Grace leaned against the wall, listlessly scanning the traffic, wearily waiting for the bus to arrive.
She sighed, turning her attention to the cars and vans speeding by, a constant stream of noise and fumes, only subsiding for the beep beep beep of the pedestrian crossing. A woman pushing a pram rushed by, head down, mouth set hard, shutting out the world around her.
For the hundredth time Grace wondered why she’d bothered. It always seemed such a good idea when she set off, but it always ended with this.
A man stood next to her and fiddled with his i-pod, the volume so high Grace could hear the pump pump pump of the beat. But no tune, no melody, just white noise.
Raising her gaze to the sky, she saw a patch of blue emerge from the grey heavy clouds and smiled.
She had always managed to find beauty in small things. Her children were always laughing at her. Far too easily pleased as far as they were concerned.
Shifting her weight to her other leg, she fidgeted and watched the man put the volume of his music up even higher.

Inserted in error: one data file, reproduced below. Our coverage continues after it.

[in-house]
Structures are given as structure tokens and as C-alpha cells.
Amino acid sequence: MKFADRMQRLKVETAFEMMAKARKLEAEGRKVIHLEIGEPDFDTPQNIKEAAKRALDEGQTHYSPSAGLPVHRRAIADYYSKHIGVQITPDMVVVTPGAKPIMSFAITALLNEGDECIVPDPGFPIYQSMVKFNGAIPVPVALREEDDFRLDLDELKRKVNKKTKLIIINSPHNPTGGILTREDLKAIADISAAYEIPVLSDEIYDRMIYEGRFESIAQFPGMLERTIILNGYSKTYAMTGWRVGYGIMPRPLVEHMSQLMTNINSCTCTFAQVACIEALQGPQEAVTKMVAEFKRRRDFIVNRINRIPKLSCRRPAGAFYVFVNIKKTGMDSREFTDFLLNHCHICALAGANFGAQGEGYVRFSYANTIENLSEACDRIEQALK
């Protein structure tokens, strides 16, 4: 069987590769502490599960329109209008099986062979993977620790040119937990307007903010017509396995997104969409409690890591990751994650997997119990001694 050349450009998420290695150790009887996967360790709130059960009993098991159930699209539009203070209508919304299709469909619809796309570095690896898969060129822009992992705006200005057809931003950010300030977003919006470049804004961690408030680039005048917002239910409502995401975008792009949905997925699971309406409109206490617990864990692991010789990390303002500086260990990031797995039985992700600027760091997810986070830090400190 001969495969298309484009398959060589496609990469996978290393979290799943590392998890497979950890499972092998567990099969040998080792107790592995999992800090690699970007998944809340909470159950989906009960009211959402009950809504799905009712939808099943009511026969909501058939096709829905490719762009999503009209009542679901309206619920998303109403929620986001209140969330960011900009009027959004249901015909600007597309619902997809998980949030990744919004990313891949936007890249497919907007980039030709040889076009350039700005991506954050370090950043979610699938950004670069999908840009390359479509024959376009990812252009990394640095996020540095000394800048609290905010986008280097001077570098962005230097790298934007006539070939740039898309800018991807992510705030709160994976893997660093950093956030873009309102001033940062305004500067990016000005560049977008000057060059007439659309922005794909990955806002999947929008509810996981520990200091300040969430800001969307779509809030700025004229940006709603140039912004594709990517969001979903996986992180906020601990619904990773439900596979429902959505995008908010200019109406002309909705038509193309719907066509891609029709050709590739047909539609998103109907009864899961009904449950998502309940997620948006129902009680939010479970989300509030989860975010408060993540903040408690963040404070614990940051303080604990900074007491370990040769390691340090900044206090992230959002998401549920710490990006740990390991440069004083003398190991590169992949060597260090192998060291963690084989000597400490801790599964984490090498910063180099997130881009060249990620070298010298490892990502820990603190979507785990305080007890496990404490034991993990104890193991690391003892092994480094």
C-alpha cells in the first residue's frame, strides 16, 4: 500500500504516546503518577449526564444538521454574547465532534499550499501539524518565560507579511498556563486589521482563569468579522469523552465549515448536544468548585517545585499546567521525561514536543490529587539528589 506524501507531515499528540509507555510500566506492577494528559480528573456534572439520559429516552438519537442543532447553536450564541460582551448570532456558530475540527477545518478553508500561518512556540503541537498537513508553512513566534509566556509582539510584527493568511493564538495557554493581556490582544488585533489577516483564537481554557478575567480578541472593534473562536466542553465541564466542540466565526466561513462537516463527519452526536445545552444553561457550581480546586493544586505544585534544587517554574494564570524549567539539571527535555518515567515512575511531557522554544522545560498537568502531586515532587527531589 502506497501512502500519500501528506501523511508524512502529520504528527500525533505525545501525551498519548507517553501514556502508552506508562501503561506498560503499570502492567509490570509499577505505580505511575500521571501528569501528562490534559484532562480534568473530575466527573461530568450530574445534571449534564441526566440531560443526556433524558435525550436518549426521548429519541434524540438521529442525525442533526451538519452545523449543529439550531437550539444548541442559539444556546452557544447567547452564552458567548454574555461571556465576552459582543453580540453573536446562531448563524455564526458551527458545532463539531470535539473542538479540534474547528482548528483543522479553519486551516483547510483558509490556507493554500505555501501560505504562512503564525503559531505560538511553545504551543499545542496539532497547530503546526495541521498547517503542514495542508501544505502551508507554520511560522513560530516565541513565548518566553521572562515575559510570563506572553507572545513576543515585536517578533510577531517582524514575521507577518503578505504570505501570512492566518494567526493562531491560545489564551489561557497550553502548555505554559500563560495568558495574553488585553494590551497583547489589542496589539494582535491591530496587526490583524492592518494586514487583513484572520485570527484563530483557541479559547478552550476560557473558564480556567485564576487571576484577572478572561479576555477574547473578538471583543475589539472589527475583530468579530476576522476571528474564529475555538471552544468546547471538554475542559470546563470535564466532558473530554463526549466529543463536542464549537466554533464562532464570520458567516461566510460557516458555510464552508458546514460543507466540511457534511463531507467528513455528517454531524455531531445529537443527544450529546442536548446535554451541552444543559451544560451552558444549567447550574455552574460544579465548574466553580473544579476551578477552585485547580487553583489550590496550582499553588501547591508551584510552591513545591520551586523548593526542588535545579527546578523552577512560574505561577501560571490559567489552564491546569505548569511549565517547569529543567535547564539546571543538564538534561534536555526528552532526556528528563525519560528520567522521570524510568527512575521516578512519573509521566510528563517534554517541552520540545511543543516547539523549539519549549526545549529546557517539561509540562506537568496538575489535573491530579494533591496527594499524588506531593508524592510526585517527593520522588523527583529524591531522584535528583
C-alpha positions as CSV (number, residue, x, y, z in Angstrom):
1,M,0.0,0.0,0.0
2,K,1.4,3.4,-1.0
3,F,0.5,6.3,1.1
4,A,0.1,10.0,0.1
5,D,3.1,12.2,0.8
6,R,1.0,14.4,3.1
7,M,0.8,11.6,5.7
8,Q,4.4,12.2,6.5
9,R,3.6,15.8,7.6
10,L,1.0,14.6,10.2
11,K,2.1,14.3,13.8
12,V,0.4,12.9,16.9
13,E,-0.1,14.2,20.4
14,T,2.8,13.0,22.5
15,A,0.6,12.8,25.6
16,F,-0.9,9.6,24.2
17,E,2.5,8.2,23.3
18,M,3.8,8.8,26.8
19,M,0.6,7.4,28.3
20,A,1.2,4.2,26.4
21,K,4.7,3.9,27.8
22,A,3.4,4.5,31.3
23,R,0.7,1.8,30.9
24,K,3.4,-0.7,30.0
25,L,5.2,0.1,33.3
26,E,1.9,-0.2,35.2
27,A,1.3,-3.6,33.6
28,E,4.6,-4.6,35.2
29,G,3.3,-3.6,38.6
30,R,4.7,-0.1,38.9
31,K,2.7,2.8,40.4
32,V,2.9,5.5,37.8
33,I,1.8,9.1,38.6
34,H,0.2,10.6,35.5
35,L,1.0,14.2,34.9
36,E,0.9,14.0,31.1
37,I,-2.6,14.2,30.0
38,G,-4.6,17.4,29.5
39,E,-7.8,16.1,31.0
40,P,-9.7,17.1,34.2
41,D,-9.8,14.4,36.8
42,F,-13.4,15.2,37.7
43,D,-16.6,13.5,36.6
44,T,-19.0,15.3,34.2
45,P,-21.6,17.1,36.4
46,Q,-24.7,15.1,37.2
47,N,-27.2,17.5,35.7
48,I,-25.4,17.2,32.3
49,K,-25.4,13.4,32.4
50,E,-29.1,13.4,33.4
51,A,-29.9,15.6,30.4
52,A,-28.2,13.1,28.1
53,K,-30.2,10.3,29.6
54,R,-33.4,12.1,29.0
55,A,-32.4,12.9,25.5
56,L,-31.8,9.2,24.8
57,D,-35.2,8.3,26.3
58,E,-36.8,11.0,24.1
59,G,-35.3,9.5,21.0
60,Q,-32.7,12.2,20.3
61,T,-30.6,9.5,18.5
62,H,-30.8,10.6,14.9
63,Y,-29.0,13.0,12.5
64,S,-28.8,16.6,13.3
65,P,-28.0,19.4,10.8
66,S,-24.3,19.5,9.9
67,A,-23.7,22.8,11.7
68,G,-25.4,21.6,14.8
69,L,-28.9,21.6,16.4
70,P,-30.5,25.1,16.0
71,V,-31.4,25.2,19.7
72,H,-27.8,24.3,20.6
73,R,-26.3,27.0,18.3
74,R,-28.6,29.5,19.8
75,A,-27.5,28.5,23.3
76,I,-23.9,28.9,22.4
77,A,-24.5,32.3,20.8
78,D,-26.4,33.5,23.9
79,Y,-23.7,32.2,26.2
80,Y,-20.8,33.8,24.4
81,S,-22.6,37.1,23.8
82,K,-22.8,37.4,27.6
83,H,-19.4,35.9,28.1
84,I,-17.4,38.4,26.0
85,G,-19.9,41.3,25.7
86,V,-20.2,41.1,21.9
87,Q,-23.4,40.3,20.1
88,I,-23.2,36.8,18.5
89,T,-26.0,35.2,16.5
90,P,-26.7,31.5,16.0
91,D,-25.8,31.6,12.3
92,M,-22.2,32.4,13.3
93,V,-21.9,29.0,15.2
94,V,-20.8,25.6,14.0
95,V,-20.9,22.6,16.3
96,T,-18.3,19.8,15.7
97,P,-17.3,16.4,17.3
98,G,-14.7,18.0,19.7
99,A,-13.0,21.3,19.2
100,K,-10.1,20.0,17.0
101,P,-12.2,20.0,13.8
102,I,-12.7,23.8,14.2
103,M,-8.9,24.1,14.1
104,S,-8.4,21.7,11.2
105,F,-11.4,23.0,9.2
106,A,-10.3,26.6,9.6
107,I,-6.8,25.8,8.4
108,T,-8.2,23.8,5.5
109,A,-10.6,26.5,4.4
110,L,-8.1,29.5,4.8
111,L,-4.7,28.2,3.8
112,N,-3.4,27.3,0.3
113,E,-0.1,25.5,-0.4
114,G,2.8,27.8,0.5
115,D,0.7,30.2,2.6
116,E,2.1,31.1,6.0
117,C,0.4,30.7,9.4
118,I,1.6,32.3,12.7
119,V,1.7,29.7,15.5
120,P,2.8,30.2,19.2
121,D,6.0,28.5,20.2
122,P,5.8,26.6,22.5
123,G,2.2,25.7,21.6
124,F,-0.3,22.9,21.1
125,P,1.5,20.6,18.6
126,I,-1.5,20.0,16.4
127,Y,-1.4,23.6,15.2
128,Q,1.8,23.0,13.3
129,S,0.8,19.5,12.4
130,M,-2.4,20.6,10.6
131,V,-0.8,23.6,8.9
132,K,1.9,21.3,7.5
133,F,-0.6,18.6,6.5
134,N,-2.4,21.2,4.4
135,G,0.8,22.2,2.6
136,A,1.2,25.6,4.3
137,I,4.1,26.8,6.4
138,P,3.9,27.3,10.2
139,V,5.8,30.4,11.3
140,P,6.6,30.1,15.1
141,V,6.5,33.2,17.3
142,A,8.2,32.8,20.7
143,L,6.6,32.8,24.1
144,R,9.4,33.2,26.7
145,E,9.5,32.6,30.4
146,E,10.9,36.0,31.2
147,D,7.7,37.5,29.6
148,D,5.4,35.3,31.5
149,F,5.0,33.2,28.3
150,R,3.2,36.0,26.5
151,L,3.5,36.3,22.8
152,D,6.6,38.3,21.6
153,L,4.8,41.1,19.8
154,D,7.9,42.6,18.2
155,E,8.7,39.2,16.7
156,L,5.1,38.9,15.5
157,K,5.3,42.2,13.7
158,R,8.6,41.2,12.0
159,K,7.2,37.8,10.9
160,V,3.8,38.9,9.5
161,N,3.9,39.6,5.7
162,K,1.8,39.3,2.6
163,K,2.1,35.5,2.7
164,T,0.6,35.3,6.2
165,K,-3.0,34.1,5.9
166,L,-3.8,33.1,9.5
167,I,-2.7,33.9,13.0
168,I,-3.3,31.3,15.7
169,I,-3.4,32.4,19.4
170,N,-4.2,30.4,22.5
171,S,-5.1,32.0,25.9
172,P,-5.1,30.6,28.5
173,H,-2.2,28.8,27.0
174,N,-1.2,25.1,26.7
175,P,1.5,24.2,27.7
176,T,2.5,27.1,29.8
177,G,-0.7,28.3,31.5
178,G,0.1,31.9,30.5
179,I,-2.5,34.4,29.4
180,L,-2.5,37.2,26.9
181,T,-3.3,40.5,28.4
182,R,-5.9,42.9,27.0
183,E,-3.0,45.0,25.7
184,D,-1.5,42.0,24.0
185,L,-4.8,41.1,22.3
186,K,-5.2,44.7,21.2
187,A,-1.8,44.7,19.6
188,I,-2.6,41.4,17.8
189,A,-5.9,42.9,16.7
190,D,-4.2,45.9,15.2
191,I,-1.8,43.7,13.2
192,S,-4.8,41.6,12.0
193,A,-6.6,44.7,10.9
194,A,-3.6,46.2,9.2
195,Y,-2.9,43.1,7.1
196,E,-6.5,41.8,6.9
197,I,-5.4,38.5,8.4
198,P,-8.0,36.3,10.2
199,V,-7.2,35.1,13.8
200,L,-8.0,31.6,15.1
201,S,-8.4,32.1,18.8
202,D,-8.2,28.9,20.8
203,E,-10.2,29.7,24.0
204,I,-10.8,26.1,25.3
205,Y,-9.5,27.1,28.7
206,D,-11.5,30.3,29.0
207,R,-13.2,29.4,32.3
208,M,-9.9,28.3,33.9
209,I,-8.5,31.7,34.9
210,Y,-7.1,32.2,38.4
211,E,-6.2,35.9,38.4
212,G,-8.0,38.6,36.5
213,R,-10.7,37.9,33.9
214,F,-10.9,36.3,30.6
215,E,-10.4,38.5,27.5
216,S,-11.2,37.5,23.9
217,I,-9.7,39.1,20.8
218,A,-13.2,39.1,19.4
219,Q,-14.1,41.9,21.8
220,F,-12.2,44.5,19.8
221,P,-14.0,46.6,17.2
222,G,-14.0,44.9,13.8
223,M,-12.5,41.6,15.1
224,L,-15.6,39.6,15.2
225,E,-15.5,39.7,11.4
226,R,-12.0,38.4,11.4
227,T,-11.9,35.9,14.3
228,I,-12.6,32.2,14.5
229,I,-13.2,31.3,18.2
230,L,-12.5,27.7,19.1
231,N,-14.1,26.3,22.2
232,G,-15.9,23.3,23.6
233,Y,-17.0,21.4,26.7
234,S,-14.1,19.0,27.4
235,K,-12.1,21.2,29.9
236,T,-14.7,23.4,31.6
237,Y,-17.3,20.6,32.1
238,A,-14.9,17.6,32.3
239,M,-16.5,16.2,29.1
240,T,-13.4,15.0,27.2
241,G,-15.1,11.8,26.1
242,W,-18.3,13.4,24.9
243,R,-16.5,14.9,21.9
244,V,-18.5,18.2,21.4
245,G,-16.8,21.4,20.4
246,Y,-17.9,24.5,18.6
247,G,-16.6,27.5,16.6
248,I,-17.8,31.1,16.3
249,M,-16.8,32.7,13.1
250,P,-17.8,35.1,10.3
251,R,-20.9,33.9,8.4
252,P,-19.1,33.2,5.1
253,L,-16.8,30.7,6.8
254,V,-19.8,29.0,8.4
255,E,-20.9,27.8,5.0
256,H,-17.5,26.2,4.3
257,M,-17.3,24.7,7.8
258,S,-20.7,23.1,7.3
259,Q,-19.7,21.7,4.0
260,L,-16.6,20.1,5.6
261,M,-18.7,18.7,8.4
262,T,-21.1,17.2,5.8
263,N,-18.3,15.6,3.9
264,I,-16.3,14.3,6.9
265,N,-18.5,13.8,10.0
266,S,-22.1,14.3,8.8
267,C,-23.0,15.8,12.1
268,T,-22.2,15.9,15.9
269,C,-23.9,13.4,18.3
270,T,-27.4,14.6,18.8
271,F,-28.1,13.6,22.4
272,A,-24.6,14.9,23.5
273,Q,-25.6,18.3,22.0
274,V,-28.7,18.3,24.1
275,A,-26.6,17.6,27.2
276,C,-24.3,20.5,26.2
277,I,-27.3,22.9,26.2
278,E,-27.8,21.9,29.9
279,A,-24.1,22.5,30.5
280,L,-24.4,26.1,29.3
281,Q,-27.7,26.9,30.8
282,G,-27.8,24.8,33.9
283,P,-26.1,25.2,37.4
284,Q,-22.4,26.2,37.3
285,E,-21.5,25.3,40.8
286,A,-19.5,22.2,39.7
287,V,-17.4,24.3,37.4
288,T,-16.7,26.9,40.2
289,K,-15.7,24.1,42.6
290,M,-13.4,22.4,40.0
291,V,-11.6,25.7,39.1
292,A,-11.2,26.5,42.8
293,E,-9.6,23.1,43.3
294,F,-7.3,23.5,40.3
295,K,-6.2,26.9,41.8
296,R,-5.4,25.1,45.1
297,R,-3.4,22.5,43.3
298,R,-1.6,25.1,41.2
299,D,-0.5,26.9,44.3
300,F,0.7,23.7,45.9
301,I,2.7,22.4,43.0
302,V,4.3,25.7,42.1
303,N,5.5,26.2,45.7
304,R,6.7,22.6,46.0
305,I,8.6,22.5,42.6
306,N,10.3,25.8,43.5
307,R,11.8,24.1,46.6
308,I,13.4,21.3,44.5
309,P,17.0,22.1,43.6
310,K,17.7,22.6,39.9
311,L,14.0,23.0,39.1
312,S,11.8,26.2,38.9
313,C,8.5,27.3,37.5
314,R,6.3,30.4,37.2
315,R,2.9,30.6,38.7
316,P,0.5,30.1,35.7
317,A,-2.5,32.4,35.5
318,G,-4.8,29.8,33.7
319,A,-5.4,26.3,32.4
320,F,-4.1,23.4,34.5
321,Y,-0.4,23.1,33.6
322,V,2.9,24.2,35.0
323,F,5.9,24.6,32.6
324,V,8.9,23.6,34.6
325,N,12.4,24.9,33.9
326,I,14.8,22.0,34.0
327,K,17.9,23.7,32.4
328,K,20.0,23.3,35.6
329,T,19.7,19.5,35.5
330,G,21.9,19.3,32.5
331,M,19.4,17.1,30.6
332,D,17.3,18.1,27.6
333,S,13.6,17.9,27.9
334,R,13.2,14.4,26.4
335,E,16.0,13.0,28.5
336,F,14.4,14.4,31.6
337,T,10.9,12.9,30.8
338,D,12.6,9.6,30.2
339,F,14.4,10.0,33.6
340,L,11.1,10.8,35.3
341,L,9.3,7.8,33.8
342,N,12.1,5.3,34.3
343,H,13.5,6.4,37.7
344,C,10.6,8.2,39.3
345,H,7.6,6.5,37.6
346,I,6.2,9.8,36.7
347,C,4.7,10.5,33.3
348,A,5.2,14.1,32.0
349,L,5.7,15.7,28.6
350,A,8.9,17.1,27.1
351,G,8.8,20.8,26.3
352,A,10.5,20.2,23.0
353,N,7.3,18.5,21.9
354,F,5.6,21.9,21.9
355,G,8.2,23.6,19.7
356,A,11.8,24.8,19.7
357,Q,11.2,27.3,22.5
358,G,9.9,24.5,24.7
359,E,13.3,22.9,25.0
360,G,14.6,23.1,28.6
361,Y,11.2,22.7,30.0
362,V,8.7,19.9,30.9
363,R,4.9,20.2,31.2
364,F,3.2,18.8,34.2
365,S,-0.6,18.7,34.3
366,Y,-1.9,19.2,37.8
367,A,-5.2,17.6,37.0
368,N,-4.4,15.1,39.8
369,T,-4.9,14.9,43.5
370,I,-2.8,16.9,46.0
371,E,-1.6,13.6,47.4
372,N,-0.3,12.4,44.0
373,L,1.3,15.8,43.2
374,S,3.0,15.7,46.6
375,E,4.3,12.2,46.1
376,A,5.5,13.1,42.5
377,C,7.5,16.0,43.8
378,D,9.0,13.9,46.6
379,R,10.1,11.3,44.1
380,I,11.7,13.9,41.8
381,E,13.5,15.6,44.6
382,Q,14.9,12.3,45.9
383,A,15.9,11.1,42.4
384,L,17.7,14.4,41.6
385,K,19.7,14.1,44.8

There was no bang, bang, bang, this time though. Curious, Grace listened harder.
The rhythm of a piano, then a voice singing “When you’re alone….”
She felt her stomach somersault. Her song. Their song. She didn’t know whether to laugh or cry or do both.
Closing her eyes, she felt time shift. There was no bus stop, no traffic, no hustle and bustle; just a country lane winding through golden fields of wheat.
Grace was running, laughing, her long dark hair blowing behind her in the breeze, knee-high socks half way down her ankles, pink sundress stained with the juice of the wild blackberries they’d been picking.
Tom was ahead standing on a wall, waving his arms above his head. “Look out world, here I come,” he was shouting, “Look out, look out!”
Then she tripped and fell, grazing her knee, watching the blood seep down onto her white plimpsoles.
“I will rescue you,” shouted Tom as he jumped onto the grass.
“Here,” he said, holding his out his hand to help her up.
“My hero,” she’d laughed.
Pulling her towards him, he started to sing, “Downtown…” and they’d danced, giggling, to the music in their head, accompanied by birdsong and illuminated by a bright yellow sun hanging heavy over the distant hills.
He would sneak up behind Grace and sing it into her ear when she was sad, and ambush her in the kitchen when she was cooking dinner, sweeping them both around the lino floor as he sang, laughing.
And as she remembered, she was happy again. Young , hopeful, secure.
Then she opened her eyes and he wasn’t there anymore.
This bus stop had replaced Tom’s wall long ago. The road had buried their country lane.
Grace had walked here every day since he’d died. And today, fleetingly, she’d found him.
Copyright Chris Penhall 2013